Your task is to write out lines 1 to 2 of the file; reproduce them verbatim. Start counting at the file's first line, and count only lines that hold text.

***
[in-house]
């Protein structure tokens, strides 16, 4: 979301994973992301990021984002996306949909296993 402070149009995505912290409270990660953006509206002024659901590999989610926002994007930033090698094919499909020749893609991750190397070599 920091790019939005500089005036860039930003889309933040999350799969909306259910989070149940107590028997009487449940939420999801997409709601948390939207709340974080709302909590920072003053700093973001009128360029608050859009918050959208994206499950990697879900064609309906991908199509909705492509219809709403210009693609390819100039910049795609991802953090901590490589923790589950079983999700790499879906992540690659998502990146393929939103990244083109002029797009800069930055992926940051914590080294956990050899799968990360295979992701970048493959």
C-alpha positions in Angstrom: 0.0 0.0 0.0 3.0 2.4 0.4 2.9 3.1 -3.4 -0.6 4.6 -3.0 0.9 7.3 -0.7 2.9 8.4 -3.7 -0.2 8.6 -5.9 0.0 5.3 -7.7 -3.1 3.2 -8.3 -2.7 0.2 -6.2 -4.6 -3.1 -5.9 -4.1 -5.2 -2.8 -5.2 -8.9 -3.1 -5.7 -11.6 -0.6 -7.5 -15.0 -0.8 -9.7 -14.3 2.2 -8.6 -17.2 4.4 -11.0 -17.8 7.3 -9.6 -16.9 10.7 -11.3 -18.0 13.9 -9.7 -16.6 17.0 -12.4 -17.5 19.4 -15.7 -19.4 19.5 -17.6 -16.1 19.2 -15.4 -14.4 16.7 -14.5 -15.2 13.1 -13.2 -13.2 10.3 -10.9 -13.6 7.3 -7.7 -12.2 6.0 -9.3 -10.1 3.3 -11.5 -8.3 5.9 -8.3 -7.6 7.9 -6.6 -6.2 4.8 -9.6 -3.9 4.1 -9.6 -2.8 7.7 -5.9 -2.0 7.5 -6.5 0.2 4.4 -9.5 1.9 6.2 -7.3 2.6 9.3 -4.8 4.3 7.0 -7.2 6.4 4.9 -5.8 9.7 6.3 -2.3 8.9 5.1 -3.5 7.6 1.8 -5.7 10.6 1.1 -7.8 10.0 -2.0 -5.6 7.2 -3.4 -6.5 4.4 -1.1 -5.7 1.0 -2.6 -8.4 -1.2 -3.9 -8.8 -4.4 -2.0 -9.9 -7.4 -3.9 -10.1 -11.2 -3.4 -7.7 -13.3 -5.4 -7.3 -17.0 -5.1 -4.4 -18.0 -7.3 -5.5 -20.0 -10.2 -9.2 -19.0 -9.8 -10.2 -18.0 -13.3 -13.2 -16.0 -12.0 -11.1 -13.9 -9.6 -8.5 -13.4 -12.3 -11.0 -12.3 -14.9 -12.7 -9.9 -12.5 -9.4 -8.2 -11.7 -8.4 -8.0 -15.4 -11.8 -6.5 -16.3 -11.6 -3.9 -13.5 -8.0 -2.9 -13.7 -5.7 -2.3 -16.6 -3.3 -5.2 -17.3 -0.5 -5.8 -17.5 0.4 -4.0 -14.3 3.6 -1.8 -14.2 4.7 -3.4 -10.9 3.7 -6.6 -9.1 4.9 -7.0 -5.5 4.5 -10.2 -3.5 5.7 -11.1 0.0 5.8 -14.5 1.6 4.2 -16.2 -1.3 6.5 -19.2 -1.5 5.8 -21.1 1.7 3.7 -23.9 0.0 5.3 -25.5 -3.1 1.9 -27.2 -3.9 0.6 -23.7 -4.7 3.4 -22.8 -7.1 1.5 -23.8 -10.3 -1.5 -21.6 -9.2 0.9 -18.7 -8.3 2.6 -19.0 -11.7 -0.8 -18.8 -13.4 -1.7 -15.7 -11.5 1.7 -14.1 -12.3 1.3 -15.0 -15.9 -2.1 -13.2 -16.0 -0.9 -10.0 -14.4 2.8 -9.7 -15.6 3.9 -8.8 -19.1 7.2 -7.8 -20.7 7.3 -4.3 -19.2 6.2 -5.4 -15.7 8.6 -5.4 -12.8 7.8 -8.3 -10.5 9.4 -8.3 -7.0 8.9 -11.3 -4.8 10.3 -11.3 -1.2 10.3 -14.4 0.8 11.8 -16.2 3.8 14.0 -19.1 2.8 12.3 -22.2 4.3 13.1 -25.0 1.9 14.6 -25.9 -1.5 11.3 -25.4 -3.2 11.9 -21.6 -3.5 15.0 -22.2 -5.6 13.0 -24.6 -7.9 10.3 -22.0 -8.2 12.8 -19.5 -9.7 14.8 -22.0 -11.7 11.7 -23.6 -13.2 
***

[in-house]
């Protein structure tokens, strides 16, 4: 979301994973992301990021984002996306949909296993 402070149009995505912290409270990660953006509206002024659901590999989610926002994007930033090698094919499909020749893609991750190397070599 920091790019939005500089005036860039930003889309933040999350799969909306259910989070149940107590028997009487449940939420999801997409709601948390939207709340974080709302909590920072003053700093973001009128360029608050859009918050959208994206499950990697879900064609309906991908199509909705492509219809709403210009693609390819100039910049795609991802953090901590490589923790589950079983999700790499879906992540690659998502990146393929939103990244083109002029797009800069930055992926940051914590080294956990050899799968990360295979992701970048493959």